|by Christopher Hobbs. 1995. Botanica Press. Santa Cruz, CA. Softcover. 251 pp. ISBN 1-884360-01-7|
Walk into virtually any upscale restaurant these days and you are most likely to find "wild mushrooms" being offered in salads, soups, and sometimes even as an appetizer or an entree. There is little doubt that Americans are becoming fungal fanatics. Walk into any health food store and you will see some of these same mushrooms, and some others, offered in various pills and extracts for their health benefits.
Chris Hobbs, a fourth generation herbalist/botanist, author, and recently accredited acupuncturist, has compiled what is most likely the first comprehensive book dealing with the subject of medical mushrooms, i.e., those mushrooms that have been used throughout history and are now being confirmed through scientific research as offering health benefits. The author relies on numerous sources, both traditional, historical,and modern scientific in his extensive 40-page fungi bibliography. Much of the information contained in this book could be found heretofore only in obscure untranslated Chinese texts and related Chinese research journals.
The author introduces the reader to the botany of fungi, which. as many HerbalGram readers may know, are not part of the plant "kindom"; the history of Western and traditional Chinese use of fungi in visionary and hallucinogenic rites of various cults and religions; and modern medicinal uses, particularly the adaptogenic and immune-enhancing properties of such well-known mushrooms as reishi (Ganoderma spp.), shiitake (Lentinula edodes), and the increasingly popular maitake (Grifola frondosa), all of which contain numerous high molecular weight polysaccharides with well-documented immune-enhancing activity. In all, 28 major fungi are monographed in addition to the mention of additional species. Hobbs also devotes space to fly agaric (Amanita muscaria), ergot (Claviceps purpurea), Chinese winterworm (Cordyceps), and jelly fungus (Tremella fuciformis).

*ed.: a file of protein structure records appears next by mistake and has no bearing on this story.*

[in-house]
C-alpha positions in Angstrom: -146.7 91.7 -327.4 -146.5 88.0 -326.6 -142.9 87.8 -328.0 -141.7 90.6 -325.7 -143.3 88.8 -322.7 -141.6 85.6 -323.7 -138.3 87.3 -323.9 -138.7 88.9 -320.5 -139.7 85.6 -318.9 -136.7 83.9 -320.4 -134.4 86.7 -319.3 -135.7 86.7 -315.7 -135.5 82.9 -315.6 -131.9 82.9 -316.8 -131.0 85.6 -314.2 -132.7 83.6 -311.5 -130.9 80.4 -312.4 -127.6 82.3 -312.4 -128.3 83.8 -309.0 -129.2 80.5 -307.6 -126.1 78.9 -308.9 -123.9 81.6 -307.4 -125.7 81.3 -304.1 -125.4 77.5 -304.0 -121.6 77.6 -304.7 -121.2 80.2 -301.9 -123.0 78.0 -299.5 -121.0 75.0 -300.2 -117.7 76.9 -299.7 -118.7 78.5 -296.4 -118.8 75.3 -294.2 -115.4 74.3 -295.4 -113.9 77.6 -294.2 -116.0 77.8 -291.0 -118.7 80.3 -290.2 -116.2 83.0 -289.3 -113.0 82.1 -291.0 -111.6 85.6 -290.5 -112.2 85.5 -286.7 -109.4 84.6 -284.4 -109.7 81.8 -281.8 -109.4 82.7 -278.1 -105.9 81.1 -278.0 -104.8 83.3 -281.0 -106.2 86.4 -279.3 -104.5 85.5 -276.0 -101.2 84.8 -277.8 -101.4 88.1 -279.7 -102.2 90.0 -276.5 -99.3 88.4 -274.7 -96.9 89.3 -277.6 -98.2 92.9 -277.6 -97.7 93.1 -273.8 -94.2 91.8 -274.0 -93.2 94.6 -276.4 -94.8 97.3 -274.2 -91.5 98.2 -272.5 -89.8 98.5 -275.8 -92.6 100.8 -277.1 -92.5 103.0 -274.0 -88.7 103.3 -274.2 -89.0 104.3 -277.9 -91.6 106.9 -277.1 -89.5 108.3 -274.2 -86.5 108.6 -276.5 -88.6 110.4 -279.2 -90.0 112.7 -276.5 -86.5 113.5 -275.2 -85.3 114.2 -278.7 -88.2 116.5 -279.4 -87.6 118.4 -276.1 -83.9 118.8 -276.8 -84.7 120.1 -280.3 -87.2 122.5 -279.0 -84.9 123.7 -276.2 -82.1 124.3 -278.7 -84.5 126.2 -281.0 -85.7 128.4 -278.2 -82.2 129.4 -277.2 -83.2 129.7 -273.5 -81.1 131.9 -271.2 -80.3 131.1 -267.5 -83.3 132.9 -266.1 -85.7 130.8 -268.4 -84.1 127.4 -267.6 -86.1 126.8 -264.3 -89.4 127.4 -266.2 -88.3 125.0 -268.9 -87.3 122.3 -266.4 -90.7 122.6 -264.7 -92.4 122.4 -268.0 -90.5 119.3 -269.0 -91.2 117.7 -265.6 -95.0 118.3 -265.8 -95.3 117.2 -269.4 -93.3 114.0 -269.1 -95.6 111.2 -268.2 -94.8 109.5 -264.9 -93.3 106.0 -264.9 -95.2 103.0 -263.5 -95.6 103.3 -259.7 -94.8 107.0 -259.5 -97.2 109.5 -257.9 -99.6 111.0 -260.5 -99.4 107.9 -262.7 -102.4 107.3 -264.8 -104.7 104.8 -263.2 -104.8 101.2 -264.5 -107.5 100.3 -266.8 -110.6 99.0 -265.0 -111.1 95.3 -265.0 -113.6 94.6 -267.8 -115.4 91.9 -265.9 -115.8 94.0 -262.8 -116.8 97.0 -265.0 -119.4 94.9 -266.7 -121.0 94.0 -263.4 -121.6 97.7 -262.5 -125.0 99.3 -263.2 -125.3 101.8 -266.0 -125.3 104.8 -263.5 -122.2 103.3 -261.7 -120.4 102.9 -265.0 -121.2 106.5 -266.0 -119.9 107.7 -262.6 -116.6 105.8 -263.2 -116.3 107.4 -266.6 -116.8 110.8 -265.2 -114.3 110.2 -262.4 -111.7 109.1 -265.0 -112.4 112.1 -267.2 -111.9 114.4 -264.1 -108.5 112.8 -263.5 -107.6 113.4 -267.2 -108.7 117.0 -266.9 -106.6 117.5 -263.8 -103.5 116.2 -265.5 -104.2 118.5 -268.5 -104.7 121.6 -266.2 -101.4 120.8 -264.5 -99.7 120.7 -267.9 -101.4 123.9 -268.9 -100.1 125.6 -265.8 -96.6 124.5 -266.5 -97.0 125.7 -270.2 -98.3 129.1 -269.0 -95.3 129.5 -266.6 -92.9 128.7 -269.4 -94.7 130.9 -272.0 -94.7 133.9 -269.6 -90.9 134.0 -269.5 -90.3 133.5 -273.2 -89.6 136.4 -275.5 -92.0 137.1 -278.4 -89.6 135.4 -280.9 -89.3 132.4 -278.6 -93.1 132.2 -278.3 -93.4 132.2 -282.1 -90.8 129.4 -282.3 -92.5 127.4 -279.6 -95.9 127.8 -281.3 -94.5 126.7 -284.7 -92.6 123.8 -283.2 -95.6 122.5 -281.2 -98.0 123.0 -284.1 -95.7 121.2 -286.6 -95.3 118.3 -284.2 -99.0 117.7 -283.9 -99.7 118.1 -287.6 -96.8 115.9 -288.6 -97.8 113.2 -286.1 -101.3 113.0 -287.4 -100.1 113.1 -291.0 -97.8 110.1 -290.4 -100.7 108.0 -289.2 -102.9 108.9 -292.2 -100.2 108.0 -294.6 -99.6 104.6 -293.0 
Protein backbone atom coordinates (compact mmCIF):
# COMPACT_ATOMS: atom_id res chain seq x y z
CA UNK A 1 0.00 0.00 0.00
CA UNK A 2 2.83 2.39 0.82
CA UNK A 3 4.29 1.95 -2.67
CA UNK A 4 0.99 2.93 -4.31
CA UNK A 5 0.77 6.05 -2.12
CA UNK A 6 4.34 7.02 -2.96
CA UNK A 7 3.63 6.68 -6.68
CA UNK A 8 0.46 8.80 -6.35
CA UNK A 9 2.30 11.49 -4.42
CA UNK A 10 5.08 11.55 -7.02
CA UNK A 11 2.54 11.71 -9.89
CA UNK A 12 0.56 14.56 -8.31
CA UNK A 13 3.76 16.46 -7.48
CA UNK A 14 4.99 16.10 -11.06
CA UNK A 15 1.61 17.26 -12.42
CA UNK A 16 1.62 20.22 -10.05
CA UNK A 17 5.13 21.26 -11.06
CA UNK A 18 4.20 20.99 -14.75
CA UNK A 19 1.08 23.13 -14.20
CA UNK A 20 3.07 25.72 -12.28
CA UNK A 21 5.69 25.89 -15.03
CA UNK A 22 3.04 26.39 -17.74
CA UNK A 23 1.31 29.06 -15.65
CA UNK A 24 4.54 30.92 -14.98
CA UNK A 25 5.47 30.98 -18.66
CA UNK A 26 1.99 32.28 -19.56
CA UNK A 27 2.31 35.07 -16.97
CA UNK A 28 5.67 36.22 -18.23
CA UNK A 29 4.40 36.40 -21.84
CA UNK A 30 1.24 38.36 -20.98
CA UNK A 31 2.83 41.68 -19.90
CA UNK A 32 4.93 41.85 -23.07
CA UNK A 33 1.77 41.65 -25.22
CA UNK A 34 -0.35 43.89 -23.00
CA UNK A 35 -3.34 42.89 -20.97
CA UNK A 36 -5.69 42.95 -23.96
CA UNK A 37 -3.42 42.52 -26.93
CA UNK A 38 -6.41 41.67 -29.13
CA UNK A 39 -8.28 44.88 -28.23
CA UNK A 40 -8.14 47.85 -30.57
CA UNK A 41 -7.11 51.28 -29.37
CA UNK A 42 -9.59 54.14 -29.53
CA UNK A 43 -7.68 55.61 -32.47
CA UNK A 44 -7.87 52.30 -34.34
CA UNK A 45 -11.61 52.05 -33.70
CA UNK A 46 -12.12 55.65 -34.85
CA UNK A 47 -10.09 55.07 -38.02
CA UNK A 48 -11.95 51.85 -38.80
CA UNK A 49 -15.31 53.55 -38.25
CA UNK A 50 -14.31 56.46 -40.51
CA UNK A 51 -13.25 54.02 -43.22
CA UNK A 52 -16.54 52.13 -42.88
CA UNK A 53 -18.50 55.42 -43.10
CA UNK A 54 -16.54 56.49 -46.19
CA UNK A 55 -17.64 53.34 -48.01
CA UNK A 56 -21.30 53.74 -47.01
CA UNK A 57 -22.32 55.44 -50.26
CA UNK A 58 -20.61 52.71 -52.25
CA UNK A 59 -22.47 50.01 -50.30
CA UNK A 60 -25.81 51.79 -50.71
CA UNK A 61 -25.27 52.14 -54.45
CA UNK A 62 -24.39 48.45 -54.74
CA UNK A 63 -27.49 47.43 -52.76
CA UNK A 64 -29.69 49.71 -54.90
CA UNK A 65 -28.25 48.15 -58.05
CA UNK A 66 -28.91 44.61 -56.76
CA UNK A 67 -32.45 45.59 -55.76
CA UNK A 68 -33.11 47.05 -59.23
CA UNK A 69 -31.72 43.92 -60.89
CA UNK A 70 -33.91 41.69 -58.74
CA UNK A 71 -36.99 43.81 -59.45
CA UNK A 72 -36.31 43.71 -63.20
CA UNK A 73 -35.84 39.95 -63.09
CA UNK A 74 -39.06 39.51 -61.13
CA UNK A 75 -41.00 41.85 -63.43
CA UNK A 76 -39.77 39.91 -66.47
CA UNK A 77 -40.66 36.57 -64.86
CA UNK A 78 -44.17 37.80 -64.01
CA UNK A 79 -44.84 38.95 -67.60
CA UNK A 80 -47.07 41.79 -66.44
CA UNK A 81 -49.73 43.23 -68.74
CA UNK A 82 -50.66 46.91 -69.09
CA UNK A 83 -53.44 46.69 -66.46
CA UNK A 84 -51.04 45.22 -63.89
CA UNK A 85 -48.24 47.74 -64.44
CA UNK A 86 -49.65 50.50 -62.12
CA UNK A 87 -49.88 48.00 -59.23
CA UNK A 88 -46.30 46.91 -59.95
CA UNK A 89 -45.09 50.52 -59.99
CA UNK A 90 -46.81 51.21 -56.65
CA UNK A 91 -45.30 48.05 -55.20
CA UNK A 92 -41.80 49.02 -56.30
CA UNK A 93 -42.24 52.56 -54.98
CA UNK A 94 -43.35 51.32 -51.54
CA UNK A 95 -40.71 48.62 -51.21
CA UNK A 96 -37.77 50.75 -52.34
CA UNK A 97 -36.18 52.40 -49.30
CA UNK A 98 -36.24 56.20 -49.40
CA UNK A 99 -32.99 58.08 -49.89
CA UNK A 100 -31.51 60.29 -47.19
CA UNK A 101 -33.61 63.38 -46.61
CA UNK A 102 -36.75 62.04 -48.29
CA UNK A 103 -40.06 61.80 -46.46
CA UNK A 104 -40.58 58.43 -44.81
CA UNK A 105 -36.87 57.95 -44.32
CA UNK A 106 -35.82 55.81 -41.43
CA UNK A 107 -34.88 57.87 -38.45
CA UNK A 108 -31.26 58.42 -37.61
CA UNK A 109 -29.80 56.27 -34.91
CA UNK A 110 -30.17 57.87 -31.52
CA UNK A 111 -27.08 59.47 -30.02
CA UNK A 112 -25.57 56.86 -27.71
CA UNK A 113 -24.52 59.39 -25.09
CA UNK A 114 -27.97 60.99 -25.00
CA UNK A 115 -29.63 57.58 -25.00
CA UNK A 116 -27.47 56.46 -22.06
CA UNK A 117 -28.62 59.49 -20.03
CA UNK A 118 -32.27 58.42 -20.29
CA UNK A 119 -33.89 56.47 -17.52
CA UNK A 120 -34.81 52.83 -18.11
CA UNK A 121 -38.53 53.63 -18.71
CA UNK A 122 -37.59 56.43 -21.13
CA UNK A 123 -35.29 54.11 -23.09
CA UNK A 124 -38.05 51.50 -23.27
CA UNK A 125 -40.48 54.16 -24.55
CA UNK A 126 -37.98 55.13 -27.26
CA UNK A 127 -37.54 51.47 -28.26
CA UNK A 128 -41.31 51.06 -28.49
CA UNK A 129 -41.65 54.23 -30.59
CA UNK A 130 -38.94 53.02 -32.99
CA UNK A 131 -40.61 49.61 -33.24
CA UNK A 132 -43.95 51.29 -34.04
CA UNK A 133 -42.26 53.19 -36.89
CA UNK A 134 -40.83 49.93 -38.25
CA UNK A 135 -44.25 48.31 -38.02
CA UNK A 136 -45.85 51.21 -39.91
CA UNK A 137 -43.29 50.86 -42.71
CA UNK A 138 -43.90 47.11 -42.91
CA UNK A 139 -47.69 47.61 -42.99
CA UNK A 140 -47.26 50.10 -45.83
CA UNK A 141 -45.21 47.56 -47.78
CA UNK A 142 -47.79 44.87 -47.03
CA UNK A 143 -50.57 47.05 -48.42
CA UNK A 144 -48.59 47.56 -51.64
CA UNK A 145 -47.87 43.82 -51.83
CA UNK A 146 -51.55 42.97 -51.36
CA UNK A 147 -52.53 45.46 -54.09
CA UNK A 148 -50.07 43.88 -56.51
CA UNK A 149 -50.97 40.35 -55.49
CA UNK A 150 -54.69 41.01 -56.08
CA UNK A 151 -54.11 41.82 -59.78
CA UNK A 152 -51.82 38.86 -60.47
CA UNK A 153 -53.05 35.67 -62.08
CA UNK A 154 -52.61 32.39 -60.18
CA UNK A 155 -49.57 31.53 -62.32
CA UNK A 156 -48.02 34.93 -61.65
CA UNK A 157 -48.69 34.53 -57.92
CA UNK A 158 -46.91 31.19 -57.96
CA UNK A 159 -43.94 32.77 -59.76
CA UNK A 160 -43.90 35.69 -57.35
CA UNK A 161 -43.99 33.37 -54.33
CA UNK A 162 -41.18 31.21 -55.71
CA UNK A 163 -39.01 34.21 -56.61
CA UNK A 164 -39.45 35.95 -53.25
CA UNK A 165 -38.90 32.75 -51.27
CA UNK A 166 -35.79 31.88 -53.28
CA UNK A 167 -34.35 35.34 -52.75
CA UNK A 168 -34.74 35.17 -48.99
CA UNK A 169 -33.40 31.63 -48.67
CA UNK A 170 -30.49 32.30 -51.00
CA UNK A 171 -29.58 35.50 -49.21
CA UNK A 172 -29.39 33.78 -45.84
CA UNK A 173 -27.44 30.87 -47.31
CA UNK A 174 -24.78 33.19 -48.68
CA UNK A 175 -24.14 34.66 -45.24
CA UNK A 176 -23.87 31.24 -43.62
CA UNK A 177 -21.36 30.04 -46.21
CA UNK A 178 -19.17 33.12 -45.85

Each monograph includes an English explanation of the fungi's Latin name, Latin binomial synonyms, other common names, description and habitat, range, history, chemistry, pharmacology, human clinical studies, uses in traditional medicine, medical uses, preparation and dosage, related species, and notes and procurement, i.e., if the mushroom is available through hunting on public or private lands.
The text has occasional clear line drawings, 8 pages of 4-color photographs, and a number of tables: e.g., active polysaccharides from medicinal fungi; medicinal fungi of the Pen Tsao (classic Chinese medicinal text); fungi used as medicine in Europe; summary of research on shiitake; nutrient content of edible and medicinal fungi: immune effects of lentinan: in vitro and in vivo in animals and in humans; laboratory studies with maitake extract: anti-cancer effect and immuno-potentiation; and the chemistry and ethnopharmacology of psychoactive fungi.
There is a tendency for herbalists and botanists to discount or overlook medicinal fungi when writing on herbs and medicinal plants in both the popular and scientific literature. This may be due in part to the fact that fungi are not botanically plants per se. However, because of their inclusion in its primary tonic medicines and much of traditional Chinese medicine and because of recent research that points to the safe healthful benefits of a number of these often neglected materials, Hobbs's new book will no doubt stimulate increased public attention to the health benefits of these lowly organisms. The information is lucid and well-organized and constitutes a possible watershed in herbal publishing history as it will no doubt increase lay and professional consciousness of and appreciation for edible and medicinal mushrooms.
Article copyright American Botanical Council.